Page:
### I can't let you think that, Dave.

Two students at MIT recently wrote a program called SciGen, which randomly generates Computer Science research papers. Last week, one of their randomly generated papers got accepted to a conference. This was covered on /. and CNN (who calls it a prank), among many others.

Today, NewScientist.com is reporting that a Microsoft research lab in Cambridge, UK has verified a mathematical proof computationally. The Four-Color Theorem claims that any map in two dimensions can be colored using only four colors such that no two regions sharing a boundary are the same color. Benjamin Werner and Georges Gonthier translated a proof into Coq, a logic checking proof assistant, which subsequently verified the logical validity of their work. (Note that the Wikipedia entry on the Four-Color Theorem says happened in September 2004.)

The apparently belated report of this development by New Scientist also includes an interview with Randy Pollack from Edinburgh University. I agree with Pollack that the a logic checking application would be useful in computer programming, and extending this technology to other disciplines could be very useful. Pollack goes on to tell New Scientist that,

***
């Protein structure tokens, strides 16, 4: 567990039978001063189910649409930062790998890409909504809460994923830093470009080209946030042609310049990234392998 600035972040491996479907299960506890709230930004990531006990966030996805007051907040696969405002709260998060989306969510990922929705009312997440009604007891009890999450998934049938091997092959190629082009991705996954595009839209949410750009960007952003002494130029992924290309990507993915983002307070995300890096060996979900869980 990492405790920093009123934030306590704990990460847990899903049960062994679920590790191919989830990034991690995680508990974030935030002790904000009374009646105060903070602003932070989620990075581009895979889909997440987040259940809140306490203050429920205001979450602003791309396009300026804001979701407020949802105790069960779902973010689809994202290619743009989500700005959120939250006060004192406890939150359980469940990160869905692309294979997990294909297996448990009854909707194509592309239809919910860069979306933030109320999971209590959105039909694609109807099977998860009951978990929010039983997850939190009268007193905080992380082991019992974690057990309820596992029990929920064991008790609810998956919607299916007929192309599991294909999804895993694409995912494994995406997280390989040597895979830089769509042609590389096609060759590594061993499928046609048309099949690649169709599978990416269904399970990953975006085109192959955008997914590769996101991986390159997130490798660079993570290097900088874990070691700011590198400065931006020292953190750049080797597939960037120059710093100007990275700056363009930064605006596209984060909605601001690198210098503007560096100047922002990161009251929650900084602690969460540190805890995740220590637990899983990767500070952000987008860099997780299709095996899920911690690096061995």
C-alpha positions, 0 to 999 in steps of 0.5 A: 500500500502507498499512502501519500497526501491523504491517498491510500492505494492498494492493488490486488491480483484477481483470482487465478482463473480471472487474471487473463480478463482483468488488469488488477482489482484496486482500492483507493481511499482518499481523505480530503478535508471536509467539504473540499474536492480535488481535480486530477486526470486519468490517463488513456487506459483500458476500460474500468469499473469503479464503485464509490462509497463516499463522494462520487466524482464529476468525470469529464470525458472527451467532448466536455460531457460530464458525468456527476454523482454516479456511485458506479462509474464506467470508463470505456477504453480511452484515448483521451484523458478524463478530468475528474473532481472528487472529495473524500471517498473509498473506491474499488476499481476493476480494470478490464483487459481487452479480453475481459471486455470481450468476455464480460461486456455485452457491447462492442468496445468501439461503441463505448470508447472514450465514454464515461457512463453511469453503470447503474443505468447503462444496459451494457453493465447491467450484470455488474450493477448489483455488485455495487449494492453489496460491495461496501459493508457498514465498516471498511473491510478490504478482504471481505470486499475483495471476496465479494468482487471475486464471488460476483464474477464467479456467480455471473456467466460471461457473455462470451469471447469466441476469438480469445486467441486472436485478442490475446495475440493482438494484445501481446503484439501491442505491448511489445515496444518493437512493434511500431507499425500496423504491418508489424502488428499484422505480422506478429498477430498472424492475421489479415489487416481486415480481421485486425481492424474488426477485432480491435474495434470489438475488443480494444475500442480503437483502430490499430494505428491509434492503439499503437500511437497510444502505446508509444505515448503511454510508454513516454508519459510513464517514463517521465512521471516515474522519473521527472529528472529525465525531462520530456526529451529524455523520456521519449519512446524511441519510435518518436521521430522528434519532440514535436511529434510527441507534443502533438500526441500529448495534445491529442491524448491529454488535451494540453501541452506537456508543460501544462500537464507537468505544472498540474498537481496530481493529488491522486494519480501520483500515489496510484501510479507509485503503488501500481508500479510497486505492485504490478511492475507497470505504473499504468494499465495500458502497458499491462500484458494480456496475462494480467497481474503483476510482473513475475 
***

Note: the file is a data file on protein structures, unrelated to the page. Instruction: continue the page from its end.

Me too, Randy, me too.

Today, NewScientist.com is reporting that a Microsoft research lab in Cambridge, UK has verified a mathematical proof computationally. The Four-Color Theorem claims that any map in two dimensions can be colored using only four colors such that no two regions sharing a boundary are the same color. Benjamin Werner and Georges Gonthier translated a proof into Coq, a logic checking proof assistant, which subsequently verified the logical validity of their work. (Note that the Wikipedia entry on the Four-Color Theorem says happened in September 2004.)

The apparently belated report of this development by New Scientist also includes an interview with Randy Pollack from Edinburgh University. I agree with Pollack that the a logic checking application would be useful in computer programming, and extending this technology to other disciplines could be very useful. Pollack goes on to tell New Scientist that,

I've found instances where I'm doing things in a completely different way simply because I'm using a computer.

Me too, Randy, me too.

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